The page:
Also Known As: Bradycardia, Slow heart rate
Bradycardia ( //; Greek βραδυκαρδία, bradykardía, "heart slowness"), in the context of adult medicine, is the resting heart rate of under 60 beats per minute, though it is seldom symptomatic until the rate drops below 50 beats/min. It may cause cardiac arrest in some patients, because those with bradycardia may not be pumping enough oxygen to their hearts. It sometimes results in fainting, shortness of breath, and if severe enough, death.
Trained athletes or young healthy individuals may also have a slow resting heart rate (e.g. professional cyclist Miguel Indurain had a resting heart rate of 28 beats per minute). Resting bradycardia is often considered normal if the individual has no other symptoms such as fatigue, weakness, dizziness, lightheadedness, fainting, chest discomfort, palpitations or shortness of breath associated with it.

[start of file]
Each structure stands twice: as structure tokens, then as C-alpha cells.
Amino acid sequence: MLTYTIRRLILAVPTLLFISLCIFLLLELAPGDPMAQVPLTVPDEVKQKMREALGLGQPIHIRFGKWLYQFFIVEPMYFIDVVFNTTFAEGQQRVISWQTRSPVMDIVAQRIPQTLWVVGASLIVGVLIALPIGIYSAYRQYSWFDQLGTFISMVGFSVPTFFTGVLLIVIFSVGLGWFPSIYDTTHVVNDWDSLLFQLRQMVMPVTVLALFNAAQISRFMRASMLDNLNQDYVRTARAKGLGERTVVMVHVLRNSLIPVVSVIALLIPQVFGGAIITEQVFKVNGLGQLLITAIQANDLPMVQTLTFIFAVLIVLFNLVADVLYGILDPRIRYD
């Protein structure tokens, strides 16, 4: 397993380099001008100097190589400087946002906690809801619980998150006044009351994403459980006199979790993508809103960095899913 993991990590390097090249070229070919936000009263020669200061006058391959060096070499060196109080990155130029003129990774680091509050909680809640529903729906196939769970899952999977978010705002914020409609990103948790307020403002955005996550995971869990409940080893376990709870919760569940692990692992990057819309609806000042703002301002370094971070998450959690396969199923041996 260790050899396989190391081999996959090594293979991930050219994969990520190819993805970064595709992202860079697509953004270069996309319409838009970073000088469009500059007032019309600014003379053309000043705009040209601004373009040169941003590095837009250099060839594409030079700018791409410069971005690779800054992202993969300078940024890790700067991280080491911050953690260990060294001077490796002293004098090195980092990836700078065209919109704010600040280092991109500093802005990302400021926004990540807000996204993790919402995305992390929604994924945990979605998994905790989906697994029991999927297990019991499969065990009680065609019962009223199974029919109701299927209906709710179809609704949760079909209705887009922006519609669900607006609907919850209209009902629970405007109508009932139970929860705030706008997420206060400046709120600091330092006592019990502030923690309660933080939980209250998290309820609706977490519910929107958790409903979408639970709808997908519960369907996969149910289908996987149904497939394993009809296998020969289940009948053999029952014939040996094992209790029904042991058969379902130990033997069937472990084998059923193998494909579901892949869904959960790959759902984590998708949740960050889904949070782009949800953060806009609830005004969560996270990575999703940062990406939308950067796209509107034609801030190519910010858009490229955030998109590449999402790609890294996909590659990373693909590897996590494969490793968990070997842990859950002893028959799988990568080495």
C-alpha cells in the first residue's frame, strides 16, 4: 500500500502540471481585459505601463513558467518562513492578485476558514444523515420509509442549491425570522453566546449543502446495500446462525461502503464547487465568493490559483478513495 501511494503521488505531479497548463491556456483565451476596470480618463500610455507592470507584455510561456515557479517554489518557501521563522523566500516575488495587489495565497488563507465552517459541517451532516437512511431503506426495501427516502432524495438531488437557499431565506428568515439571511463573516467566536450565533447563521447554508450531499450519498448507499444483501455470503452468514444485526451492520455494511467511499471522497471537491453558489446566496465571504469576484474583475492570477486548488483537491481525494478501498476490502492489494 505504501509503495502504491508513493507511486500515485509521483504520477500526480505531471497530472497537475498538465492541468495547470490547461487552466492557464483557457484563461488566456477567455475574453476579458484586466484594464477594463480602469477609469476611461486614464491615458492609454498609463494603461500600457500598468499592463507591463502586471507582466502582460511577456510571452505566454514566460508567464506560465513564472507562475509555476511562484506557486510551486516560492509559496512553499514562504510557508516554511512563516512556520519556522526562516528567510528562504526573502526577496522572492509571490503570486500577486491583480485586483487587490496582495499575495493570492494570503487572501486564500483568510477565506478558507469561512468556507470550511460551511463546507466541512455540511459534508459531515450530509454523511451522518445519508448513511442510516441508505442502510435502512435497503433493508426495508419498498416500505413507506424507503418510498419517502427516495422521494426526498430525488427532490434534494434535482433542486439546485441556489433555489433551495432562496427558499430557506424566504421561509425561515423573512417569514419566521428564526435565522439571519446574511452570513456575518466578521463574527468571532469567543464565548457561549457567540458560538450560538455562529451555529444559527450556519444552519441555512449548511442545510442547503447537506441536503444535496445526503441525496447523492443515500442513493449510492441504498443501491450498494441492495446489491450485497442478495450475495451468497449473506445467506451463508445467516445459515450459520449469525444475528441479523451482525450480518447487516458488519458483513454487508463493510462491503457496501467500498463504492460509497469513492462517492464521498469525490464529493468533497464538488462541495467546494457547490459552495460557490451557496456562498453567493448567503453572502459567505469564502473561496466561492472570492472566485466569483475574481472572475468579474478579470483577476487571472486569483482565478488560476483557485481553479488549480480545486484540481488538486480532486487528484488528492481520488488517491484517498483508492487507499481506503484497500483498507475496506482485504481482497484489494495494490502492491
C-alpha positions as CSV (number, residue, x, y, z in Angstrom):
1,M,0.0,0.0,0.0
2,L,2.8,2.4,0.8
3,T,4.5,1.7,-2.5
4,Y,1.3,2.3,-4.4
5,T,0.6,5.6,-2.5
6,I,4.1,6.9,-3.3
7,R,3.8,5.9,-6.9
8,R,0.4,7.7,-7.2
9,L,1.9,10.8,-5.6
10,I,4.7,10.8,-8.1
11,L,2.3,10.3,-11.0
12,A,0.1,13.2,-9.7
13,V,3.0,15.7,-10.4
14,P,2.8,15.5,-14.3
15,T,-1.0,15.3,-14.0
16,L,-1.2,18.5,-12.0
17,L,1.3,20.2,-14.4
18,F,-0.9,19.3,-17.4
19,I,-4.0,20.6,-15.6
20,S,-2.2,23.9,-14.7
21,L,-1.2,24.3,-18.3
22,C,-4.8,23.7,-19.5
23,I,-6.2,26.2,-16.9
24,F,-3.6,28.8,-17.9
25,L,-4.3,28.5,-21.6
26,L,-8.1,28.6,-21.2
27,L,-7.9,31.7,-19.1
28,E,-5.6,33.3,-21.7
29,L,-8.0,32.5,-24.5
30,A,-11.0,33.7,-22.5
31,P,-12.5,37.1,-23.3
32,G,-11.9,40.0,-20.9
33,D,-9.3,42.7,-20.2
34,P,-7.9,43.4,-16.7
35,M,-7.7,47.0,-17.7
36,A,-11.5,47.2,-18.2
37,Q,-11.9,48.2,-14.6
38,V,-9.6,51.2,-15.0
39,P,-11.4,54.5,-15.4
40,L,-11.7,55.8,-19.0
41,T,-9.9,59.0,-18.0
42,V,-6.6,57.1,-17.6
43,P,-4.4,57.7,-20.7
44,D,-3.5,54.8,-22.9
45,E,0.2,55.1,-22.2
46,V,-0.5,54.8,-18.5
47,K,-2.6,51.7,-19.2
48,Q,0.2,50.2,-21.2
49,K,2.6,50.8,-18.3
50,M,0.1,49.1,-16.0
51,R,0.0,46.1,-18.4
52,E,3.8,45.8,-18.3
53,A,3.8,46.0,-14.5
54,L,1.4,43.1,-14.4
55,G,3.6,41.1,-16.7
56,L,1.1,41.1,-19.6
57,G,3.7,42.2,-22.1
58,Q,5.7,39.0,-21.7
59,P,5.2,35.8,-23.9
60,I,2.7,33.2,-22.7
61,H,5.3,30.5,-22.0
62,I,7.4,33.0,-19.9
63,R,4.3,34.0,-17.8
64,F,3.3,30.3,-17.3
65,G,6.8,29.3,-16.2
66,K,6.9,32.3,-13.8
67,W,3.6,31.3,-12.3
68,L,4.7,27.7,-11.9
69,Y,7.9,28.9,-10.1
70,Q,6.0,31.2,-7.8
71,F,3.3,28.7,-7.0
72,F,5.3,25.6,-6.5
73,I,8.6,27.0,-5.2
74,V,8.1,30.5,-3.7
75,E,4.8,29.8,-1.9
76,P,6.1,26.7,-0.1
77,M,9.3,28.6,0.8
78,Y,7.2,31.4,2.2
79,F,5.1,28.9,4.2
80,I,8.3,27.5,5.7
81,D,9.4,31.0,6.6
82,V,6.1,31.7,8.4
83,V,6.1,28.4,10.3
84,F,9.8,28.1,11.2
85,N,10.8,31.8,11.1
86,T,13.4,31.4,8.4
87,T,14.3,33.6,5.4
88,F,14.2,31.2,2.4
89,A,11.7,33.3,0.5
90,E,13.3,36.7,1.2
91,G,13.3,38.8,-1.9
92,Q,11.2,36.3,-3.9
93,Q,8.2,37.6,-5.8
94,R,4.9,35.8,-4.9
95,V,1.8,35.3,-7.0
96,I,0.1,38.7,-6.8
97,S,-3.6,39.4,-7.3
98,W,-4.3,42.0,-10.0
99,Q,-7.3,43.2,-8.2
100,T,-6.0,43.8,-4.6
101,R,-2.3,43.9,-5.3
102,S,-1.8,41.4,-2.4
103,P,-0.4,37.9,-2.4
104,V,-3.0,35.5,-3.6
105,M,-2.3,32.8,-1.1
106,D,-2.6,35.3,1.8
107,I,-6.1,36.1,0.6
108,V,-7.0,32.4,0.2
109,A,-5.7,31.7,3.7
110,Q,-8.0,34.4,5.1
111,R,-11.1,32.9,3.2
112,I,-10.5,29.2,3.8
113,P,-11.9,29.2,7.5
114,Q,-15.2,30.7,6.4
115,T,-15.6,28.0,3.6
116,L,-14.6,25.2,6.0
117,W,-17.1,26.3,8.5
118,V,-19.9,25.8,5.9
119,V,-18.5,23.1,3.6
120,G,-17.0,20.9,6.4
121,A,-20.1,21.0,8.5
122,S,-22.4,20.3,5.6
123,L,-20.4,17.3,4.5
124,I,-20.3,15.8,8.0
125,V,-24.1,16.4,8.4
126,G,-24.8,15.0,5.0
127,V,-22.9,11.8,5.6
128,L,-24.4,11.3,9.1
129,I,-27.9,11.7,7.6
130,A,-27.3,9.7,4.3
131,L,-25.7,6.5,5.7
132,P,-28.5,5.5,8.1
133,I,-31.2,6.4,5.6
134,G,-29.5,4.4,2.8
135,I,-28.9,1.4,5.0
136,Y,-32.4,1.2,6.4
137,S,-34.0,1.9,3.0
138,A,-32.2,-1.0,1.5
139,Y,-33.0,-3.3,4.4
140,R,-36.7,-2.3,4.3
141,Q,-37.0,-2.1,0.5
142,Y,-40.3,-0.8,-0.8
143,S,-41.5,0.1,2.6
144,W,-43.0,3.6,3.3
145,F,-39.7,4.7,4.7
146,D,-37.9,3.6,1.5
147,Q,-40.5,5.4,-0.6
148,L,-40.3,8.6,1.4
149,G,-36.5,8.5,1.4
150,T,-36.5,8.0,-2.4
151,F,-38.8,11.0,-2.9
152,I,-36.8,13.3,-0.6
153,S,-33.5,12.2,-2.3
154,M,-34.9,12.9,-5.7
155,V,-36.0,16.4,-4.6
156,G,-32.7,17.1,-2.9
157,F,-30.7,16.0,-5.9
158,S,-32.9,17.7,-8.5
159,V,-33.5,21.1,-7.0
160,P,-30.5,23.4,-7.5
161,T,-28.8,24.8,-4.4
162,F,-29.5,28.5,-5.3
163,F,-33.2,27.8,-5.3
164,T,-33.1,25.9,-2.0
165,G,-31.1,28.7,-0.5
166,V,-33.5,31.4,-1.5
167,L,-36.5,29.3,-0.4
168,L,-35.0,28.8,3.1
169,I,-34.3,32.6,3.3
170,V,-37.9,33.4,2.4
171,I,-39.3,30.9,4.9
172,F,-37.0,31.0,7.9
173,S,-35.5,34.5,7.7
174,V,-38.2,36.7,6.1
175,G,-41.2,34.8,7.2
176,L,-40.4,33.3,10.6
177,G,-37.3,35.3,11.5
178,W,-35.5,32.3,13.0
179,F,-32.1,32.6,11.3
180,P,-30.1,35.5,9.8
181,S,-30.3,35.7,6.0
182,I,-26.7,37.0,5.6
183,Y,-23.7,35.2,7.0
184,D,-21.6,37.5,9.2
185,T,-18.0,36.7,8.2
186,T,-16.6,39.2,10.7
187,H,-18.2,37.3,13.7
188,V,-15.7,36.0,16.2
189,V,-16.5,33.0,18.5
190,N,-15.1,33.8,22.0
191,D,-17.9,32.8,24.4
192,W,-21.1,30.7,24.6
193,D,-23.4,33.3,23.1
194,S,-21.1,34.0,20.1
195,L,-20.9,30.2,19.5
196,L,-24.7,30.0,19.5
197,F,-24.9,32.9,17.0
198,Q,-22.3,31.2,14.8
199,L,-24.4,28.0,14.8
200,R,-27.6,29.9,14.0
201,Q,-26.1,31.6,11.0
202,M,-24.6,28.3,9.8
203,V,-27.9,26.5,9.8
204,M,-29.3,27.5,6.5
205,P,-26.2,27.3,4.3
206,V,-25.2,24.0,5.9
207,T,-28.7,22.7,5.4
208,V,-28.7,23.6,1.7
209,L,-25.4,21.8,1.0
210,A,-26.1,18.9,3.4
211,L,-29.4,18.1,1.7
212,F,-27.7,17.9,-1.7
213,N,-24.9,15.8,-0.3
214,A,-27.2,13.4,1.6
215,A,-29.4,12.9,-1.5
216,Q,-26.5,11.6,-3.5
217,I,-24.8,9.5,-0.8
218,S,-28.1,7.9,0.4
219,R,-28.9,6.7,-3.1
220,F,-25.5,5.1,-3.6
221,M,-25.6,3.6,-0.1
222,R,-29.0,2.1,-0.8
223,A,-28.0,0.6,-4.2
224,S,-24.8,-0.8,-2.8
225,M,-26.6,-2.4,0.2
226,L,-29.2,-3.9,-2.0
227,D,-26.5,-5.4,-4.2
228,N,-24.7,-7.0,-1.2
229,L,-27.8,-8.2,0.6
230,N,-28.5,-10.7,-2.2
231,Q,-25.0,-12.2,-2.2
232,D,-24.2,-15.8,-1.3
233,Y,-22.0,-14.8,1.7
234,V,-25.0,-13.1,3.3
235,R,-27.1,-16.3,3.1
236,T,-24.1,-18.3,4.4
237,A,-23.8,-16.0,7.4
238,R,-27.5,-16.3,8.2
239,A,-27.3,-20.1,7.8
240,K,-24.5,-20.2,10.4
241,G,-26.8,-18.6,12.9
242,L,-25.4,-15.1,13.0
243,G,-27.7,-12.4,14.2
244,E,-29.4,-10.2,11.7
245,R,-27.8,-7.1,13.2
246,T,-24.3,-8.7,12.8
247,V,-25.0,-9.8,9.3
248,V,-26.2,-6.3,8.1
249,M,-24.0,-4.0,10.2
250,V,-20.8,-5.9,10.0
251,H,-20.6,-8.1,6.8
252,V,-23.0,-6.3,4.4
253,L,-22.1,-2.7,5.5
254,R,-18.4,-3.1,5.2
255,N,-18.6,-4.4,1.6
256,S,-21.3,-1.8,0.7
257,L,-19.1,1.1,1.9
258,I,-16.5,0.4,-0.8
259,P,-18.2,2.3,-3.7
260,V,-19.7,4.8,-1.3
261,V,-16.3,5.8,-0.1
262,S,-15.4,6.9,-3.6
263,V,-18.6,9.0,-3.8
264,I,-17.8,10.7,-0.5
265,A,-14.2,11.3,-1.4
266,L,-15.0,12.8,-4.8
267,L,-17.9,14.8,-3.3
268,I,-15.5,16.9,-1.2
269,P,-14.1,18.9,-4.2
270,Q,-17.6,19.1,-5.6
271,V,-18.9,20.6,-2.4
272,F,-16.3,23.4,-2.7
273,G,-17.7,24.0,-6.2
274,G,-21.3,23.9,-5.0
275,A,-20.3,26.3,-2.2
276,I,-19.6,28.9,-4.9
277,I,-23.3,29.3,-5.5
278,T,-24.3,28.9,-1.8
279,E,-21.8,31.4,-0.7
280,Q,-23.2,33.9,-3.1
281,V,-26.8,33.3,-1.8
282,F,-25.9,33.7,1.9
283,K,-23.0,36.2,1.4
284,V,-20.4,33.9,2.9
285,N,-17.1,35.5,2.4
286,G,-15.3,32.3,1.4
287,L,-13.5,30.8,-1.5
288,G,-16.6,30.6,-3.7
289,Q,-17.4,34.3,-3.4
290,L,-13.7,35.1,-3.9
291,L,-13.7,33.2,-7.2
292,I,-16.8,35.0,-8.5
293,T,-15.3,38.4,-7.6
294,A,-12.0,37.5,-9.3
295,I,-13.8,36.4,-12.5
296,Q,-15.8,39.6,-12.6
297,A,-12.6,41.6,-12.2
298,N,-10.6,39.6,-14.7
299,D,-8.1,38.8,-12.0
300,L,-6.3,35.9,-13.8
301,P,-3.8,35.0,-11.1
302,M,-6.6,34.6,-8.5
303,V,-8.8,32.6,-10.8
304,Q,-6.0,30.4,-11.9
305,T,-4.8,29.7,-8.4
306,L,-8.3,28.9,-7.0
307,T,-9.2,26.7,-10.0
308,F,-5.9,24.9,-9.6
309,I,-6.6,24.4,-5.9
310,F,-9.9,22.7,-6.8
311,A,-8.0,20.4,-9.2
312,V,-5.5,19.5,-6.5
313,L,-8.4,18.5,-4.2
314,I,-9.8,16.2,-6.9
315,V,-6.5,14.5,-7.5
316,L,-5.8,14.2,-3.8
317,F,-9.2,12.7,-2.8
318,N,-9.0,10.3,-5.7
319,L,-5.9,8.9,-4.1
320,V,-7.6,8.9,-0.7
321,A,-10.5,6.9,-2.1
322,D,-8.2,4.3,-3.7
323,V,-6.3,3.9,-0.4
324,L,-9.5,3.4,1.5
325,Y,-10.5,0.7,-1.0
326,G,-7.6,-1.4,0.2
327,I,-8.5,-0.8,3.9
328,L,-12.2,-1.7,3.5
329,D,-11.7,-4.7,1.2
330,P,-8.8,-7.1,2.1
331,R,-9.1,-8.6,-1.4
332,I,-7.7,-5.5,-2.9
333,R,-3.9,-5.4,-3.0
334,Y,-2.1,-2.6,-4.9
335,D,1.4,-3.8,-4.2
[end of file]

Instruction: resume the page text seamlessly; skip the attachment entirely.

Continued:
The term relative bradycardia is used in explaining a heart rate which, although not actually below 60 beats per minute, is still considered too slow for the individual's current medical condition.